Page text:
#ShiftHappens Why deleting all my dating apps was one of the best things I've ever done
At the peak of my dating app usage, I had a grand total of three installed in my phone - Tinder, Bumble, and Her.
Tinder was the classic set up; a way to see who was around and source a few easy matches. Bumble was more of a novelty app where women having to send the first message apparently equaled Feminism™. And Her was just the all-female version of Tinder but with a questionable layout and a weird 'news' function that nobody understood.
Still though, all of my apps served a purpose - to acquire attention from strangers, accept validation where given, and feel mildly good about myself for a short to medium amount of time.
For a period in my life I could have been the Tinder poster girl. Any of my newly single friends who were wary about setting up an account were met with a "Nah girl do it, it's working great for me. Just teach yourself how to weed out the assholes." They were working for me and everything was grand.
Then one day, they stopped working. The fun and newness that I had used to associate with dating apps was replaced with the monotony and boredom of something that had long past its sell-by-date.
I was having the same conversations over and over again, blocking the same people when they tried to follow me on Instagram, and screenshotting the same weak opening messages to fire off into various group chats as I saw fit.
It wasn't fun but anymore but stopping felt like it would even less fun.
The prospect of just deleting the apps wasn't really an option I was willing to consider. It took me a while to realise that dating apps like Tinder operate in the same way as most social media sites do.
They tap into your absolute need to be liked and accepted, providing you with the means to create a version of yourself that you think will 'work.'
Tinder, like Instagram, is providing a function far beyond its app description, but instead of likes you've got matches, and instead of supportive comments you've got some lad sending you the eggplant emoji.
I weighed up my options and realised that being worried about hurting my chances of getting bare minimum attention from strangers on the internet by deleting Tinder was futile because I wasn't getting bare minimum attention from strangers on the internet as it was.
My Tinder/Bumble/whatever-else experience had turned into some sort of sad boredom-deterrent. A way to kill time while I commuted to work, or waited for my burrito bowl, or spent the day horizontal battling a hangover.
Swiping constantly wasn't the issue either - being notoriously picky and painfully suspicious of all men who I haven't spent at least eight hours of my time with meant that my swiping right was very limited - it was the feeling that I was playing a game and losing badly.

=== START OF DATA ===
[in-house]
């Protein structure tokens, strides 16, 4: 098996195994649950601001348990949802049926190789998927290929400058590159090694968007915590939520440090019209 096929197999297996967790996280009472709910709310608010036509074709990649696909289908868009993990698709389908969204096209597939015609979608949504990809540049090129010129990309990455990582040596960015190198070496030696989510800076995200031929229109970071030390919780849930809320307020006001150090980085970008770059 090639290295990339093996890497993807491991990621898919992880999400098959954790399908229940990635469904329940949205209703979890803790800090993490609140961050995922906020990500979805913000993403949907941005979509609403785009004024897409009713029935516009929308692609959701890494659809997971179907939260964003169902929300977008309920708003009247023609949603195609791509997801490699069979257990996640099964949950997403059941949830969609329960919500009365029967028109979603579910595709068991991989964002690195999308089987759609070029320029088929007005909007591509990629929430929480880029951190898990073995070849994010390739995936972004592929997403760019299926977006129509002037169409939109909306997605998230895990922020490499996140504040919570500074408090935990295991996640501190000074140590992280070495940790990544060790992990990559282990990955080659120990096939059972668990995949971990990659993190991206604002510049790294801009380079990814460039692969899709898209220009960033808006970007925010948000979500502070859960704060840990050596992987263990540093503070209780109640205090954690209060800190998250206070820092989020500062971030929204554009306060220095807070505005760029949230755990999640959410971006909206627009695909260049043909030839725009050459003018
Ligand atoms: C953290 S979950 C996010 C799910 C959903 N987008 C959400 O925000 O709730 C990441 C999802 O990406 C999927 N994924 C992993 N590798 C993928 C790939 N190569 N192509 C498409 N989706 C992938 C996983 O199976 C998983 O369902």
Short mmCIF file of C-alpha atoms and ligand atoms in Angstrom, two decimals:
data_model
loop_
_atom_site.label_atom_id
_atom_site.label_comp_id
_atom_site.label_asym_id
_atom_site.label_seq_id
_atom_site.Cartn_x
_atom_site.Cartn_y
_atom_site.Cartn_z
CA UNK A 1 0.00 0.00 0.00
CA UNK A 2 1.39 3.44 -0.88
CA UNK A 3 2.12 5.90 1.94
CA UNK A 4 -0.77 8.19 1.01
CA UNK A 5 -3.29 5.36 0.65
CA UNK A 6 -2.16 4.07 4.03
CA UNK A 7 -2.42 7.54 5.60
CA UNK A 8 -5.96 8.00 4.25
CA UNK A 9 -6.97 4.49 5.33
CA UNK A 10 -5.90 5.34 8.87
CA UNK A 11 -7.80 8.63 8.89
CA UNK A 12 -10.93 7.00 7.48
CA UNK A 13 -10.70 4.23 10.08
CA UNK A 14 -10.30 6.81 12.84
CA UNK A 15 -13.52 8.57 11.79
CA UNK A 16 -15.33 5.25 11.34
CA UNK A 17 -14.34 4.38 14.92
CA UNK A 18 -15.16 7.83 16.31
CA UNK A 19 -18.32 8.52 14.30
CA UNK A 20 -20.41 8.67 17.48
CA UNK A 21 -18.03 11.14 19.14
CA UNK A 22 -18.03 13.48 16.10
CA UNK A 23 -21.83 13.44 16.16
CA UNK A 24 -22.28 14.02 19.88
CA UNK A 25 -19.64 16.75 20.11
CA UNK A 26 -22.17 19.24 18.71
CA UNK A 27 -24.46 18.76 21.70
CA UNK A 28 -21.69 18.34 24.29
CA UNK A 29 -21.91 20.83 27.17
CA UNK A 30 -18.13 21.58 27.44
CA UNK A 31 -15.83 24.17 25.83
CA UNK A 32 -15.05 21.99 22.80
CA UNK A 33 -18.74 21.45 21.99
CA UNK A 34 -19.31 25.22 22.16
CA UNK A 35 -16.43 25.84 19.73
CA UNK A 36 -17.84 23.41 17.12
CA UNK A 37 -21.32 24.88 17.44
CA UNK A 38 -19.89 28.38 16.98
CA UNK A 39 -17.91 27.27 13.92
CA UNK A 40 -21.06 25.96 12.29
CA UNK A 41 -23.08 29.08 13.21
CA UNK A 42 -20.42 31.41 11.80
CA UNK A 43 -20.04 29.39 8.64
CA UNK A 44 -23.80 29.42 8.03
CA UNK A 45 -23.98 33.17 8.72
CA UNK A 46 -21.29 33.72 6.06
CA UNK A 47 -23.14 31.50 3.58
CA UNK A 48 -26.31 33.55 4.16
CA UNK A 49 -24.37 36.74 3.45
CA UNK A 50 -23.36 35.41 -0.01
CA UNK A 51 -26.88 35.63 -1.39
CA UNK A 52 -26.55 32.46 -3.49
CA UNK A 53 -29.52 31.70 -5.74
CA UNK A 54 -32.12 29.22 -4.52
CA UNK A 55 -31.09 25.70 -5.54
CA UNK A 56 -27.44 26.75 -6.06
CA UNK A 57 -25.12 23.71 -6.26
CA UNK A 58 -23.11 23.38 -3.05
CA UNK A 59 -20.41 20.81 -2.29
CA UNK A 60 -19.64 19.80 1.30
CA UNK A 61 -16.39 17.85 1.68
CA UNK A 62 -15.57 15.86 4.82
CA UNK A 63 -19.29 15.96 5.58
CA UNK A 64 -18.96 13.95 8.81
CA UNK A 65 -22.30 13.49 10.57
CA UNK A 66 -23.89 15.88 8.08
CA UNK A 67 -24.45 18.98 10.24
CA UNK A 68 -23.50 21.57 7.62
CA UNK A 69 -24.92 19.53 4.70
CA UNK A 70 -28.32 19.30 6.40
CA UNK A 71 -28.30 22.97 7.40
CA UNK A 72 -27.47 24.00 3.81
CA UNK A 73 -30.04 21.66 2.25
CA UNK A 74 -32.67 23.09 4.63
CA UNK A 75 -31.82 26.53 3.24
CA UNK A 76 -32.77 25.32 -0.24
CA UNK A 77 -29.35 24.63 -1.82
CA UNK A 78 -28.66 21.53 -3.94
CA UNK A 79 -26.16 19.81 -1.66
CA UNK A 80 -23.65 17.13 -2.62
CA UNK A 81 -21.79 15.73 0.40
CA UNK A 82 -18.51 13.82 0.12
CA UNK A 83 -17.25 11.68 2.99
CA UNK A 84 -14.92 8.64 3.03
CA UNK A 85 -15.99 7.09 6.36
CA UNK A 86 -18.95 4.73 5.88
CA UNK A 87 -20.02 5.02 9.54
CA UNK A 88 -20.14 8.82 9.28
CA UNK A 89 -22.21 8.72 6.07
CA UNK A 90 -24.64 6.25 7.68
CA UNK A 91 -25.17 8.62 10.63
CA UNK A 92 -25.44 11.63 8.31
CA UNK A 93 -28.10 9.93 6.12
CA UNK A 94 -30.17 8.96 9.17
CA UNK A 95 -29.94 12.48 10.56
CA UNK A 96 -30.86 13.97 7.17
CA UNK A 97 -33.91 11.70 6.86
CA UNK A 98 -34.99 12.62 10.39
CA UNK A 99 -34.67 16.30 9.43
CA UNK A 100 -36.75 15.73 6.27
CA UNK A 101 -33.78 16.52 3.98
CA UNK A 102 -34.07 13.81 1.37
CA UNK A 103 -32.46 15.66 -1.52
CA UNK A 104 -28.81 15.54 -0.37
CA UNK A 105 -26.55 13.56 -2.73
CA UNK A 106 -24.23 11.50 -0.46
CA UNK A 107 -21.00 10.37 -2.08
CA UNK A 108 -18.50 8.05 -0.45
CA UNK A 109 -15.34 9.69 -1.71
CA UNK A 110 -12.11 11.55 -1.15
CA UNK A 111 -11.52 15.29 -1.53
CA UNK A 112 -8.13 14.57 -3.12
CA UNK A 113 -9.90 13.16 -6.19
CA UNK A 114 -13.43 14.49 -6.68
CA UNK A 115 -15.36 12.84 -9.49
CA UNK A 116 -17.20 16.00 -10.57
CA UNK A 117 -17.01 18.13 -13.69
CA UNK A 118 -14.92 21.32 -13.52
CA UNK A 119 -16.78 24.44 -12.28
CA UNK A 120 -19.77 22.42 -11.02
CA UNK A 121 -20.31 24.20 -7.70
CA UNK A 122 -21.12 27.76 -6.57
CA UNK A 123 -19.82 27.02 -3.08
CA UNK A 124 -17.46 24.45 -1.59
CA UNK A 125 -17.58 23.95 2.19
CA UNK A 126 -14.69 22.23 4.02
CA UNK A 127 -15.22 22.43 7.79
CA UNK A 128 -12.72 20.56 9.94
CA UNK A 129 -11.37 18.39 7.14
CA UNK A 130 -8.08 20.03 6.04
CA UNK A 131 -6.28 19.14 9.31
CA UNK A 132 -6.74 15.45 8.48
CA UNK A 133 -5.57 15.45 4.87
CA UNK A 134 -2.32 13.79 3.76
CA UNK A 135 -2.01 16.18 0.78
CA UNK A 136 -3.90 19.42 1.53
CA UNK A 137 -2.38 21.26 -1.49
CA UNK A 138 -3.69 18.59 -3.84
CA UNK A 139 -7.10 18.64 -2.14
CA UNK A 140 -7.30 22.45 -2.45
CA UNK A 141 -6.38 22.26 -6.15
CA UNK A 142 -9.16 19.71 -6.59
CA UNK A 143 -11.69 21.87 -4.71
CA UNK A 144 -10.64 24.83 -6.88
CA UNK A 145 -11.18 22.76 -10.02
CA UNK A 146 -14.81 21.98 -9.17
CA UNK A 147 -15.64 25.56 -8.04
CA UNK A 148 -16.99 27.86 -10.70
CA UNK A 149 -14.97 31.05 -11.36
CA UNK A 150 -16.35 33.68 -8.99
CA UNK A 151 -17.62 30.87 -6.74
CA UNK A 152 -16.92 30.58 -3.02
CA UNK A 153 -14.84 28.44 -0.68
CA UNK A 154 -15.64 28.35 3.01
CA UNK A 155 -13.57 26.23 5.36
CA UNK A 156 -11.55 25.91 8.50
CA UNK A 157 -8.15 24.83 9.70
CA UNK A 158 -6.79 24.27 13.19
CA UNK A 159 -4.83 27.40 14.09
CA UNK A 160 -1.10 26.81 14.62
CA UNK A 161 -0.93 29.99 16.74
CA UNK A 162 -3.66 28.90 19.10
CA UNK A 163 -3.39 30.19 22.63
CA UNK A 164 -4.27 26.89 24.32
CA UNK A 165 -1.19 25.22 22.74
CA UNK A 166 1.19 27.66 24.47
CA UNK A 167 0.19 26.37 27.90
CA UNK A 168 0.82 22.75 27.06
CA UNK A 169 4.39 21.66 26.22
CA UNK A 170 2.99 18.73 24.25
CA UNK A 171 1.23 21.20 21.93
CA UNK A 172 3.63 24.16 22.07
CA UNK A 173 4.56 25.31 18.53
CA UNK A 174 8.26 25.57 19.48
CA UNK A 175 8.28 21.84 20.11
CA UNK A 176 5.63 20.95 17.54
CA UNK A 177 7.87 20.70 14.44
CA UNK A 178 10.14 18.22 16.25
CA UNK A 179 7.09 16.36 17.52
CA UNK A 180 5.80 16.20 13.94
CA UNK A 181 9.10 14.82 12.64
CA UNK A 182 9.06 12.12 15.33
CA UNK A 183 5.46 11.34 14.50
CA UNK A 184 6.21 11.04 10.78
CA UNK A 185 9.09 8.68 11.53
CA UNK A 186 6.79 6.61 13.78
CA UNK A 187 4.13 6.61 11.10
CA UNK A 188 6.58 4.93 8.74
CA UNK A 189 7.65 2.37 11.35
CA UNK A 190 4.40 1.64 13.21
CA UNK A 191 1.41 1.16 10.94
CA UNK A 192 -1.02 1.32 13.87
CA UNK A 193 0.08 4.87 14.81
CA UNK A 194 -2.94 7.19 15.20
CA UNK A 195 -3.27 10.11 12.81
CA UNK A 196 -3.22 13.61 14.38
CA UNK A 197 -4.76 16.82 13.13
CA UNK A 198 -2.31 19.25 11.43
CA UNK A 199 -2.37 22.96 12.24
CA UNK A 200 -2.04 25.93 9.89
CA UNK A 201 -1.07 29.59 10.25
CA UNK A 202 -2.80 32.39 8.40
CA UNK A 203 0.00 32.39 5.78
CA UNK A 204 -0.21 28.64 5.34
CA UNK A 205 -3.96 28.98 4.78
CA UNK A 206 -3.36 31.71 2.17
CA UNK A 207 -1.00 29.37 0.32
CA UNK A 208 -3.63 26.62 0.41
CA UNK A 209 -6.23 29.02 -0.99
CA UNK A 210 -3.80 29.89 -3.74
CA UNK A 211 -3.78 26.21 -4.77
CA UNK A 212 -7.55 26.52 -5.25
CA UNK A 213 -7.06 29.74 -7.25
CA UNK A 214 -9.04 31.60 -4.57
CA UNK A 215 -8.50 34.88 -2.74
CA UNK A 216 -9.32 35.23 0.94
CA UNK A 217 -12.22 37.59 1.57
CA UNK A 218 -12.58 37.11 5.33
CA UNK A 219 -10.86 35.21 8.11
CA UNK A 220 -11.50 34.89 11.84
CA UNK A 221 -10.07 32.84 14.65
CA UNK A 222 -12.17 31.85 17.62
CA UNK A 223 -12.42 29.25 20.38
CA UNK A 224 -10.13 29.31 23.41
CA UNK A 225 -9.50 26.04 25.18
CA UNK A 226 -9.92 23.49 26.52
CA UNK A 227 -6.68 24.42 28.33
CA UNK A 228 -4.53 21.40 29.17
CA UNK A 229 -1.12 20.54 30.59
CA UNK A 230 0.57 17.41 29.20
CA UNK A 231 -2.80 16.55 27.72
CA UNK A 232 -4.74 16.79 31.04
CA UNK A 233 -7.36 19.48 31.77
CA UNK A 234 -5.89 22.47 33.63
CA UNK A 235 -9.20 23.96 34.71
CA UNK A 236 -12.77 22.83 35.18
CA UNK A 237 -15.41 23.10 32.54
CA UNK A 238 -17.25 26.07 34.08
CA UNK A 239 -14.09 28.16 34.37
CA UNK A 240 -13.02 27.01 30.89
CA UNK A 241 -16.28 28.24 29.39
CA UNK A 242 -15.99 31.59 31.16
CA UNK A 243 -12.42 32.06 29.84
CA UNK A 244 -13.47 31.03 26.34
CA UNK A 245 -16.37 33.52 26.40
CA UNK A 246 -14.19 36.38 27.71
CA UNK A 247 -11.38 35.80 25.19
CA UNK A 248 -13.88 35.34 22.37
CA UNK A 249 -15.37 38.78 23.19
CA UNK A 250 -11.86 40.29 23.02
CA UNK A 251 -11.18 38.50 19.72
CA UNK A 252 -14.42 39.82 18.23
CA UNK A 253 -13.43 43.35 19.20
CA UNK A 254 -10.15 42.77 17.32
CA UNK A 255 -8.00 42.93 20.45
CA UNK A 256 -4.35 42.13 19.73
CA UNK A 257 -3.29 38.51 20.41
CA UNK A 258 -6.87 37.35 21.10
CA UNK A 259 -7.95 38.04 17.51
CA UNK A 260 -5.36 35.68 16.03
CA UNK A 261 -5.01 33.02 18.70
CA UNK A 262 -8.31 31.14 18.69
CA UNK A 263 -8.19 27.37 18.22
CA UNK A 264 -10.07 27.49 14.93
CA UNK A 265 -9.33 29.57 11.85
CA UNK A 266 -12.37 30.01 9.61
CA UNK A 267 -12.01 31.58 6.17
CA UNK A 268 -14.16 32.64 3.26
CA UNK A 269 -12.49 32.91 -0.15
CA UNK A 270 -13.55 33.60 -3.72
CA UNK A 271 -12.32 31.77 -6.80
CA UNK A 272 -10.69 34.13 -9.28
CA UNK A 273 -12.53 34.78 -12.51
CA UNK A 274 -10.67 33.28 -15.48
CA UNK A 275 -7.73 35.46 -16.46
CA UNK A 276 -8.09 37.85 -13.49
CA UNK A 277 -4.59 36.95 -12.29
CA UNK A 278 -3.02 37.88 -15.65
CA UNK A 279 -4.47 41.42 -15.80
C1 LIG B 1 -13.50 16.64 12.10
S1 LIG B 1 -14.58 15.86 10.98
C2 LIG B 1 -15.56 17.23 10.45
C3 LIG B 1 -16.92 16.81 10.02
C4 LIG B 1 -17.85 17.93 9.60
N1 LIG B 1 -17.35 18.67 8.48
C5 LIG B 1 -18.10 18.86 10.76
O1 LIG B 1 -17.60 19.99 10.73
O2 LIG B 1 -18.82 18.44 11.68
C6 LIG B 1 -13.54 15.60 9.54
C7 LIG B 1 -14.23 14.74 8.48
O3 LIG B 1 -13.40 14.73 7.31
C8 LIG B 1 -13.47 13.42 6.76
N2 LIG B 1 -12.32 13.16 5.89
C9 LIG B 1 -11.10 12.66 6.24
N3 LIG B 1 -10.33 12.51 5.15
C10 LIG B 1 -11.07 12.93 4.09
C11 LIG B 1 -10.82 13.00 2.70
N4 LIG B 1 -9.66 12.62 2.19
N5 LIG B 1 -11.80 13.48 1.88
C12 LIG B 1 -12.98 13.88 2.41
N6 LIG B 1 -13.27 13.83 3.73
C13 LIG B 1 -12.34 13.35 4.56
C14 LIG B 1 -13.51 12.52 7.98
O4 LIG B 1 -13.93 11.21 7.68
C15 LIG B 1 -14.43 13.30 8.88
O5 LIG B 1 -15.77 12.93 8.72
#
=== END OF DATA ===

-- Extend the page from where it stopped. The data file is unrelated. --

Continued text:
The Tinder app is styled like a deck of cards for a reason. It's designed to provide quick-fire entertainment featuring disposable people who are all there for one reason and one reason only - attention.
And sometimes it works out and you find yourself hanging out with somebody who wants the same things you do, that you're attracted to, and who doesn't send dick pics to your Snapchat at 10am on a Tuesday (unless requested).
And other times none of that happens and you're left feeling like a genuine toad who couldn't get a WhatsApp back if you were the last person with 3G on the planet.
So, weighing all of that up, I decided to just delete the apps and see how I got on and, unsurprisingly, it was grand.
Not having the option of having mundane conversations with people who were blatantly as disinterested in me as I was in them meant the fear of missing out all but dissipated overnight.
After all, how can you miss out on some random lad you've never met potentially sending you a drunken 'you out?' when the random lad doesn't have the means to contact you in the first place?
All of the sudden the mild, dull panic associated with sending the first message didn't have to be an issue anymore. It still was one thanks to the age-old experience of meeting people organically, but it wasn't as frequent as it used to be.
My standards immediately raised themselves too. Before deleting my dating apps, I had seen myself as a picky dater, not willing to take anything less than my questionable idea of perfect.
I hadn't been though. I'd dated people I wasn't attracted to and I'd gone out with people I blatantly knew I wouldn't get on with. The vast array of choice on apps meant that apparently everyone deserved a chance and if they weren't up to scratch there'd always be someone better waiting in the deck.
There wasn't though because the deck is just a representation of life anyway... if life was the Coppers smoking area and self-respect wasn't a thing.
In my younger, more naive years I'd often wondered how people found other people to date without social media.
Going out for a drink with someone without having lurked them to shreds on Instagram didn't make sense to me. What were you supposed to talk about if you didn't already know what they'd had for breakfast via a Boomerang earlier that day?
In a strange twist of events though, turns out people have been meeting each other organically for years. And they've been doing it without the crippling anxiety that comes with likes and texts back and matches that mean next to nothing.
In fairness, they must've been doing something right.